Setting Up A Canister Filter : Nikon D3000 Polarizing Filter : Second Order Low Pass Filter Transfer Function.
New Setting Up An Aquarium (rev) High Quality Popular Practical
BARRON'S PUBLISHING - BARRONS SETTING UP AN AQUARIUM.Here's advice and information for beginners on choosing a tank, equipment, appropriate water plants,.and substrate, controlling algae, and populating the new aquarium with a colorful selection of.freshwater fish. Titles in Barron's extensive selection of Complete Pet Owner's Manuals are filled.with useful information and heavily illustrated with high-quality photos and anatomically accurate.line drawings. These fact-filled books instruct owners on how to care for dogs, cats, birds, fish,.caged pets, reptiles, and virtually every other animal that people are likely to keep as a pet.Books in this series are written by breeders, trainers, veterinarians, and other pet-care specialists.They advise on purchasing, feeding, health care, training, grooming, and all other aspects of.responsible pet ownership.84% (12)
23 St - Ely Av
I've found an entirely new way to fail this weekend. I still had this roll of Delta in my M3 that I started three or so weekends ago. Today, the weather was just about perfect for it so I took one more look at the film-speed dial on the back (indicating ASA 400) and thus screwed my red filter on the Elmarit 90. It eats three stops of light so my meter was set to ASA 50. And so I spent the morning happily wandering through Kew Gardens, a neighborhood I hadn't visited before shooting the remaining 14 or so frames. The nasty surprise came at home as I pried the film canister out of the M3: It was not Delta 400 but Delta 100. So I shot a third of the film at boxspeed and two thirds would require a two-stop push. Stupid. Since I figured that today's underexposed shots were more worth salvaging, I started looking for a low-grain way to develop this film in a sour mood. I eventually settled with HC-110 (dilution B) plus 4g Sodium Ascorbate to bring down development time by around 30%. I ended up with 8 minutes. The scanning finally brought another surprise: The frames shot at ASA 100 looked roughly correct (if a little too contrasty) while those frames requiring the two-stop push were all over the place and really not very usable. They suffered from shadows way too dense, highlights on the edge of being clipped and only little contrast in the mid-tones. Especially the flat mid-tones spoiled them. So the above photo was from the first third of the film. Normal development probably would have yielded highlights too dark. A one stop push would have been ideal. But even the N+2 isn't totally unusable. In summary, I shot this roll of Delta 100 at around ASA 200 for the first third and then at ASA 400 the remaining frames but Delta 100 doesn't strike me as very conducive to pushing. I just wish the M3 had a little window over the film canister to show me what film was actually loaded.Representative - 299/365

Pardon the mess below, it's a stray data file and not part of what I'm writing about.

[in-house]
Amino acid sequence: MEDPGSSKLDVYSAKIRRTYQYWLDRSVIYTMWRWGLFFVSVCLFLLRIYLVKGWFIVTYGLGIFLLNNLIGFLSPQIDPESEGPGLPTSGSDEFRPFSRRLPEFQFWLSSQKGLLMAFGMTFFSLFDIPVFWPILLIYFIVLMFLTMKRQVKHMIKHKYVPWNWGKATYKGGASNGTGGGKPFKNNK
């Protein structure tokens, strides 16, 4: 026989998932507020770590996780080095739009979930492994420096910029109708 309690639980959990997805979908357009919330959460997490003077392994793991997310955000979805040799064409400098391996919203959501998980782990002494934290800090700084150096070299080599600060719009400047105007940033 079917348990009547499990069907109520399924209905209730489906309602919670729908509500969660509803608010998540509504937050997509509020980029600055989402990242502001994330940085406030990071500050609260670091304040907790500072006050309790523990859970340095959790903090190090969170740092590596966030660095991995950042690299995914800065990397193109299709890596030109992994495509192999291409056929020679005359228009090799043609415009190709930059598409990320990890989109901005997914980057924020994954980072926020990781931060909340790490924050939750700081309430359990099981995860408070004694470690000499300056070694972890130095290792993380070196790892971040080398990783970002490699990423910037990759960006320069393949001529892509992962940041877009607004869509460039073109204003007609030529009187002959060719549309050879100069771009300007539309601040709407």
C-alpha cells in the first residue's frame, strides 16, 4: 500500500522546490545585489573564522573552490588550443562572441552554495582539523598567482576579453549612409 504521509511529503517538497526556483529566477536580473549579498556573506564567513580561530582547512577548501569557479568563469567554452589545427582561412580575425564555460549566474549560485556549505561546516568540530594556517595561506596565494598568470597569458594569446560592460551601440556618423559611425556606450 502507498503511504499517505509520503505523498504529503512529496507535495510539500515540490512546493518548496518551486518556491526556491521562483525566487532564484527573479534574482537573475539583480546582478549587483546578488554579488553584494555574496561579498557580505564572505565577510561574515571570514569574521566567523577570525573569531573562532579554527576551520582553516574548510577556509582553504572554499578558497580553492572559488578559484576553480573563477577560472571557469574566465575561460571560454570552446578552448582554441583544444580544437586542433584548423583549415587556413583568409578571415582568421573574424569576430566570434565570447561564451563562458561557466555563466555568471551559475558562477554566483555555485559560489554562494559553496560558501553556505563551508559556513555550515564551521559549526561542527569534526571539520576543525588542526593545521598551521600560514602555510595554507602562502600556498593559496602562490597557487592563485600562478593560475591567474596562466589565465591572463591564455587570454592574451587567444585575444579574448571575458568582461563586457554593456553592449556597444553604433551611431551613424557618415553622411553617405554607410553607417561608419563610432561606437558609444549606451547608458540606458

I say that because this photo represents a state in this project. I'm at a point where I'm just not taking the time to intentionally set up a shot and make something interesting. Some days my choice of photos is pretty random. Some days I don't even make a choice... like this one for example. I snapped this shot with the cameraphone so that I could post this thing to my local freeecycle list. When it turned up being my only photo of the day I applied some quick filters and called it done. Pretty lame, but the 365 day project plods on ahead. Oh, I also swapped two photos again... this should have been before the egg collection. Oh well.
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